I've planted quite a few Americans the past 2 years. some from Itasca, some I started from seed from Indiana Larry. a mix of cages and tubes at the farm. even held a half dozen back at home in a mix of roottrappers and root makers. all are dead to my knowledge. my dad did keep 3 from Itasca and planted at his house and they survived. tough tree to figure out.
Here's what I keep coming back to every time I start considering buying them. On realtree's nursery site, it says in 10 years they can produce 10-25 lbs. Now, you know the numbers they are using are in ideal conditions and they are talking top end range. So, if I plant 10 of them, in 10 years, I'd be extremely lucky to produce 100 lbs of chestnuts. Now, $300 isn't a bank breaker, but, for the time and $300, I can do a lot of stuff that will produce a heck of a lot more than 100lbs of food, and I won't have to wait 10 years to see those levels.
That said, I'm extremely tempted to grow a bunch from seed and likely will start on that within the next few years...$20 for a lbs of seed I can see being worth it, just to add another attractant, even if it will never be enough to make a big nutritional difference.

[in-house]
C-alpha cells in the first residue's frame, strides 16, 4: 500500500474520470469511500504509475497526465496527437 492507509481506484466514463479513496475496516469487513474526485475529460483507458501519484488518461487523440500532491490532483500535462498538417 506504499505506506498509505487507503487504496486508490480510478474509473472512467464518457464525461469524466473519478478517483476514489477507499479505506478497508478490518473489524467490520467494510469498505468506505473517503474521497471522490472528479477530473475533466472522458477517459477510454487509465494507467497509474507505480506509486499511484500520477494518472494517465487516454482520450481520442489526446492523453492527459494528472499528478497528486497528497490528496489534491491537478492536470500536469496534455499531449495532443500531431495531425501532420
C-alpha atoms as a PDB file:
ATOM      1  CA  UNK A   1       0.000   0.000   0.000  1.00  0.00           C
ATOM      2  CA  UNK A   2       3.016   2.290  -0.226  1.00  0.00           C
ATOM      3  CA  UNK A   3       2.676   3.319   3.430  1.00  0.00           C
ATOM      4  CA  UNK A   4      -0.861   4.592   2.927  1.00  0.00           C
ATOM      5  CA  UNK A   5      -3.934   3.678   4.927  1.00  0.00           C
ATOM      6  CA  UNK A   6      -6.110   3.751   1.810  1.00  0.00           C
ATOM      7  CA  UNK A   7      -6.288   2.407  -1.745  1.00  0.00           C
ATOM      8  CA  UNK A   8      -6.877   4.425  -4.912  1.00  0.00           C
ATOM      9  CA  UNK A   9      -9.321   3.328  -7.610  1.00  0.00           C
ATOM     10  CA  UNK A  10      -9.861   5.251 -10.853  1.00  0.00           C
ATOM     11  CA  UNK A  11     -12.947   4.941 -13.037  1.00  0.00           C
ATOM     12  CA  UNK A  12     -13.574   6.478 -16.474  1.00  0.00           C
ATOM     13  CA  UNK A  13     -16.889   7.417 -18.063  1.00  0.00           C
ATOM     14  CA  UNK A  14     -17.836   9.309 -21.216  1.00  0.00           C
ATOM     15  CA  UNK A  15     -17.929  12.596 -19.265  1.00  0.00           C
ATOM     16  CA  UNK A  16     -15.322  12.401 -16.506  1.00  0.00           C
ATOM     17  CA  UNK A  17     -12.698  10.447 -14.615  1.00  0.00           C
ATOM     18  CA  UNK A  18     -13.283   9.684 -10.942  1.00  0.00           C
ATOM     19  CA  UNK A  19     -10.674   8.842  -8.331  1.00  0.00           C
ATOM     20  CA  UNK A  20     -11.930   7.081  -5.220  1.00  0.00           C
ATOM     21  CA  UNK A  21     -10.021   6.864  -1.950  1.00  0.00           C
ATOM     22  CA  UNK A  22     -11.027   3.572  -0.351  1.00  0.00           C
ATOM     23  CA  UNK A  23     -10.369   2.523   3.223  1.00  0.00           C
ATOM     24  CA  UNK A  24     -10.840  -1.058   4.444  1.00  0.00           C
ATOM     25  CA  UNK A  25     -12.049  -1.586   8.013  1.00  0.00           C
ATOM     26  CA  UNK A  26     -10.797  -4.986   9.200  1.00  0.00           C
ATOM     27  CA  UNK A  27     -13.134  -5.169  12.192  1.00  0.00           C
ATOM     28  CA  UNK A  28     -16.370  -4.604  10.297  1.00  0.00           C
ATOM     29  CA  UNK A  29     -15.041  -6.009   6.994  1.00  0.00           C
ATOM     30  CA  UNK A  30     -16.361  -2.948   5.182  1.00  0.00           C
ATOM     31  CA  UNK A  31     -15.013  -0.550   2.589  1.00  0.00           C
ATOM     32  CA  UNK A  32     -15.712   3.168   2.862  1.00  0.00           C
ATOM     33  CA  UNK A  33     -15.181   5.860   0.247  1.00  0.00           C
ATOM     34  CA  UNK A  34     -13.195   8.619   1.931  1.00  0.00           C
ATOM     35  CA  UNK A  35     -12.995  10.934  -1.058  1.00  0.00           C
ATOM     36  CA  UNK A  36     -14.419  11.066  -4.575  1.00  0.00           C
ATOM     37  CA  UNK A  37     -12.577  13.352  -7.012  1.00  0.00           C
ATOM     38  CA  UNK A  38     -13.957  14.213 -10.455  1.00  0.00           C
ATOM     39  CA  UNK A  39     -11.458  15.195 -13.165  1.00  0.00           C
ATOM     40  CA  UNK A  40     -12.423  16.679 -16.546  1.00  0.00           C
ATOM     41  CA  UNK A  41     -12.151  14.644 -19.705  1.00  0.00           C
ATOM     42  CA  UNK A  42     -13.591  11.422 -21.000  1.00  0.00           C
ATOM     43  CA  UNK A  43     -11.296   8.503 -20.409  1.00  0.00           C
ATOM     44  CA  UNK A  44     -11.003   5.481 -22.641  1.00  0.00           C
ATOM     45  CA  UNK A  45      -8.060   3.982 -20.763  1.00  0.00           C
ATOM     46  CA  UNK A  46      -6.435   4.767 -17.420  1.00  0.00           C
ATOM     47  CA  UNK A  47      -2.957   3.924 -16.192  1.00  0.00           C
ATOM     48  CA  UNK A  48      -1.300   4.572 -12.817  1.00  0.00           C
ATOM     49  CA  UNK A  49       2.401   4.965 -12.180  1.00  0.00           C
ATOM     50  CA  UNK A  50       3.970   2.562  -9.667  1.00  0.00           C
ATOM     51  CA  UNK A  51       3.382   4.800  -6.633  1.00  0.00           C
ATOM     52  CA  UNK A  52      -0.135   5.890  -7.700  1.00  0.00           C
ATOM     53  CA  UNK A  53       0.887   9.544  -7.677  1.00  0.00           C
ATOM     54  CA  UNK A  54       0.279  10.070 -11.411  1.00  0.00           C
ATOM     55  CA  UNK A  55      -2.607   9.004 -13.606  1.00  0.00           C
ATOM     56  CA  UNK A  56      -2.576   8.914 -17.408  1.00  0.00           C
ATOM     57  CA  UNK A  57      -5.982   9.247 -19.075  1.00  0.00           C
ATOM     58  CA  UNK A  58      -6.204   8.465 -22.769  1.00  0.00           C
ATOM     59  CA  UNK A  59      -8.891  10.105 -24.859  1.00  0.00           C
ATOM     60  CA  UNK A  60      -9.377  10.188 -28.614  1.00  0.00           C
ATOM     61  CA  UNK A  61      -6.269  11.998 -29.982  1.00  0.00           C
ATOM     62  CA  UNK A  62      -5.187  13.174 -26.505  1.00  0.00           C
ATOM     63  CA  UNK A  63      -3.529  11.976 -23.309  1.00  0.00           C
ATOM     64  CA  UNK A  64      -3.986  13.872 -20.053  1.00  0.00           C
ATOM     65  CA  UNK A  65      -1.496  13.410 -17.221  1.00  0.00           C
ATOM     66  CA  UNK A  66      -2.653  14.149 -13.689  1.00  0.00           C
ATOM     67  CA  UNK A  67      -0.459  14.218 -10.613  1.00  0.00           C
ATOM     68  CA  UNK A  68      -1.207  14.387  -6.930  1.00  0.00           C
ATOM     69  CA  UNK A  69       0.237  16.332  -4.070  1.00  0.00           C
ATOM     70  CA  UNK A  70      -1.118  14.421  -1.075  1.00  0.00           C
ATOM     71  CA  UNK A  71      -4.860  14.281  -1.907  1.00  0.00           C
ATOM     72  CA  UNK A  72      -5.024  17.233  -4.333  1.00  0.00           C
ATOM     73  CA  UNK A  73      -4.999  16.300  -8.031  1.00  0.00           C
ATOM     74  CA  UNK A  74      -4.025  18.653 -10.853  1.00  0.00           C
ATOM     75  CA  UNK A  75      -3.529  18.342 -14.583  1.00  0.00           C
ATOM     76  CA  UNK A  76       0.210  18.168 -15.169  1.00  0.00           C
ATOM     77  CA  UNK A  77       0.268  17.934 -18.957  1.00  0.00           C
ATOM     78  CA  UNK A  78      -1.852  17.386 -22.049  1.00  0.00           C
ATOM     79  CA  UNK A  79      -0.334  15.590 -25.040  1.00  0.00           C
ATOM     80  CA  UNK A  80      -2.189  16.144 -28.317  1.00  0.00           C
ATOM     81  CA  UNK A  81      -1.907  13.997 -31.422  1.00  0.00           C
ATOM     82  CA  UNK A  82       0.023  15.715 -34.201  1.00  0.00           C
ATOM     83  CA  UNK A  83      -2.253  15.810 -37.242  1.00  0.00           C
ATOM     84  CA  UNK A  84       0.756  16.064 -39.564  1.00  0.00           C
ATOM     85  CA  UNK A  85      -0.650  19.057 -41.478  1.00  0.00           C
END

Just my thoughts/how I work things through in my twisted little mind.
Here's a few shots of my 3 Dunstan Chestnuts today. Come a long way in 2 weeks. They are very well leafed out now. Again these were bought as seedlings from chestnut hill farms in 2012. I put them in 7 gallon roottrapper bags for the first year, they were kept in my garden at home and I spoiled them with plenty of water and composted manure. They were spring planted in 2013. Here they are a little over a year later (2nd year on the farm, 3 year old tree).
Looks like we did have a little tip die back but not much. Tree's look great in my opinion. The fact they survived this past winter means they should be good to go!
I going to sit tight for now on purchasing any as I have to get with Steve on my property evaluation and see what he has to say. I have been busy with getting my boy graduated and all from High School some my timing with Steve has been pushed back. No point in planting trees to find out I put them in the wrong spot! There is always next year.
Just transferred my dunstans that I had started in the basement this winter into 7 gallons. I noticed that they had started to look a little pale and didn't carry that healthy green sheen it once had. IS that a sign of the roots outgrowing the old root trappers? I have bur oaks as well, with one or two of them looking nice and dark green with new growth being a rich dark red, which I assume is what I want, whereas the rest are looking a little pale as well. Will be transferring them into the 7 gallons once I get the time to do so. Could they possibly be nutrient deprived from maxing out the peat moss capacity in the smaller rootmaker bags?
Here are the dunstans. I think they've done well so far and hopefully can continue to thrive. We just need the sun to finally appear!